you don't actively 'snap' into the impact.... rather, you 'glide/coast' into it, so the wrist is not quite as much laid back as at the power position, aka the 'flip'.
"laid back" is a must to do the 'WW'

That is what I have been thinking ... certainly makes WW easier, and bigger right/left range possible. But check out following video of Fed @00:11 - 00:12. To my eyes, that is WW right prior to his wrist laying back. His arm is pretty much in line with racquet, wrist hasn't laid back yet ... but still WW right.

@00:11 - 00:12

 

mntlblok

Professional
#9
I don't get to hit topspin, anymore, but a couple of thoughts come to mind.

First, maybe I've missed something, but when you were defining the possible hinge-ings of the wrist, I didn't see anything about ulnar and radial deviation. Looks like there could be something going on in that plane.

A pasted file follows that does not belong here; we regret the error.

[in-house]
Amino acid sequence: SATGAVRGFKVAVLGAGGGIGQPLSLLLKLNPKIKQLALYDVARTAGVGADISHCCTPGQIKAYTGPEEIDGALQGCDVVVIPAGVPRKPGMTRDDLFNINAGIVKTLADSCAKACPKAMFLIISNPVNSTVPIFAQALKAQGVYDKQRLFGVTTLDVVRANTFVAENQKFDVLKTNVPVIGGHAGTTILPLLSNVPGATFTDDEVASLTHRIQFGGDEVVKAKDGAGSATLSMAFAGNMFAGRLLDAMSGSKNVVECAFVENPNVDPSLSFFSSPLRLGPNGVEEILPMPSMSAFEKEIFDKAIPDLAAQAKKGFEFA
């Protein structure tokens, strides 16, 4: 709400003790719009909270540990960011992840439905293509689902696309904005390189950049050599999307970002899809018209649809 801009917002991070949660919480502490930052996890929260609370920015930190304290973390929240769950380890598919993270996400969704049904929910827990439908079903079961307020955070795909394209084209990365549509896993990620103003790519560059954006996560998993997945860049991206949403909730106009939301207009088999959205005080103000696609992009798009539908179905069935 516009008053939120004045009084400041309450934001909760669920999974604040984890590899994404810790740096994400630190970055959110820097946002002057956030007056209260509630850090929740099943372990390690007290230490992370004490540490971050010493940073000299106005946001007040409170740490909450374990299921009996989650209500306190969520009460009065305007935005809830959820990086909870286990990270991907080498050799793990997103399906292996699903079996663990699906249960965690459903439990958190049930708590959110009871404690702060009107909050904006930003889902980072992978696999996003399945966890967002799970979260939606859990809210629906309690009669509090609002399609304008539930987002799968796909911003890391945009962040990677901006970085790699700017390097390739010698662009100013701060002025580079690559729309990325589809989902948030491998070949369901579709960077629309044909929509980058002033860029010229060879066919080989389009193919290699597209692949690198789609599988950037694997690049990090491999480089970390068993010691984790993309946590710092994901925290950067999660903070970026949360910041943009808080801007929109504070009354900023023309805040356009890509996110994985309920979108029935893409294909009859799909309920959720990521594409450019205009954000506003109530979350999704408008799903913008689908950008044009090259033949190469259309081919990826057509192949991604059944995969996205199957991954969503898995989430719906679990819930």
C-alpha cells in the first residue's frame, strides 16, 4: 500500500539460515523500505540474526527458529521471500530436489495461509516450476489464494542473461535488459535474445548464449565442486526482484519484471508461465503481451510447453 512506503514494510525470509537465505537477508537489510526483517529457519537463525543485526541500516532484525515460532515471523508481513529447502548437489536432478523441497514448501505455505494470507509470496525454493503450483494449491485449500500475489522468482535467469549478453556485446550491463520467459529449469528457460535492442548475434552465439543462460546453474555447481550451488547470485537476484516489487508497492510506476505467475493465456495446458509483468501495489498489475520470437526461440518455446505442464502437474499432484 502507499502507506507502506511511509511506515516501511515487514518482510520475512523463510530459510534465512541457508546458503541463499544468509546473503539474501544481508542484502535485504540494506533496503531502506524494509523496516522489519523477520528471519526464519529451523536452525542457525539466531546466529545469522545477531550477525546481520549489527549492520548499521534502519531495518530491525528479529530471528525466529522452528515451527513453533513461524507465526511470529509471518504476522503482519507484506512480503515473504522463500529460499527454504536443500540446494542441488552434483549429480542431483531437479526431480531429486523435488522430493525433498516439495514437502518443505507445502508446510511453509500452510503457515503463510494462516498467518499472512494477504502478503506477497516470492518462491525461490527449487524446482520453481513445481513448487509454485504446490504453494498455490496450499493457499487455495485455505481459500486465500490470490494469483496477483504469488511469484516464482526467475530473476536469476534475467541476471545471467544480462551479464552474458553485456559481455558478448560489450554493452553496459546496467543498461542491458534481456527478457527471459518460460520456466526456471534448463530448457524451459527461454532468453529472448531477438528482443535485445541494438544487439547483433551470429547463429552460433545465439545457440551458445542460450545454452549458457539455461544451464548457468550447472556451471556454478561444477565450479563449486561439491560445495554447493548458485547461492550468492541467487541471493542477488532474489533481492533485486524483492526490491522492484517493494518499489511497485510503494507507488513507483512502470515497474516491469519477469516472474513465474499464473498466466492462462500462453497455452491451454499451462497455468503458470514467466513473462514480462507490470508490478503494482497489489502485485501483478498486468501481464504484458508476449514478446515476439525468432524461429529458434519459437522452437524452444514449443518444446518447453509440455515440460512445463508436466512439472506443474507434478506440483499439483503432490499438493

On the laid back wrist thing and whether it stays that way on the way to the ball, I forget where I read the thing about a double pendulum that showed that if you don't physically stop the wrist from "un-laying back" on the way forward, then the physics of this double pendulum makes the "lagging" arm of these pendula tend to catch up on its own.

It's the sort of thing that Rod Cross probably has something to say about. Struck me as *most* counter-intuitive. I woulda figgered that the second segment of the double pendulum would not have caught up unless the leading one slowed down.

kb
 
#11

turning a door knob..lag and snap.... but i think his 'snap' is different from your definition.